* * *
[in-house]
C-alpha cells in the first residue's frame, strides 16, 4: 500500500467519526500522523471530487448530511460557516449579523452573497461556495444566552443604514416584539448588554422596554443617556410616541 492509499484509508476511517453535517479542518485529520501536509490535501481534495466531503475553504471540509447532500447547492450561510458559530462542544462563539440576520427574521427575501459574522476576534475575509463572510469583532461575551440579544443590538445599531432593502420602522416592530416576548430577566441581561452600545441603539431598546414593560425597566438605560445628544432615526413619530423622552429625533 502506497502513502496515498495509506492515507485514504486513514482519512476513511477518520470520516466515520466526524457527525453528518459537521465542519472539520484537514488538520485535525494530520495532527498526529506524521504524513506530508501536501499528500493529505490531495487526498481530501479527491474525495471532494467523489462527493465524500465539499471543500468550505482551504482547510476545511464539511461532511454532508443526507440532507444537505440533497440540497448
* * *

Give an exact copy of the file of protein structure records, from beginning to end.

[in-house]
C-alpha cells in the first residue's frame, strides 16, 4: 500500500467519526500522523471530487448530511460557516449579523452573497461556495444566552443604514416584539448588554422596554443617556410616541 492509499484509508476511517453535517479542518485529520501536509490535501481534495466531503475553504471540509447532500447547492450561510458559530462542544462563539440576520427574521427575501459574522476576534475575509463572510469583532461575551440579544443590538445599531432593502420602522416592530416576548430577566441581561452600545441603539431598546414593560425597566438605560445628544432615526413619530423622552429625533 502506497502513502496515498495509506492515507485514504486513514482519512476513511477518520470520516466515520466526524457527525453528518459537521465542519472539520484537514488538520485535525494530520495532527498526529506524521504524513506530508501536501499528500493529505490531495487526498481530501479527491474525495471532494467523489462527493465524500465539499471543500468550505482551504482547510476545511464539511461532511454532508443526507440532507444537505440533497440540497448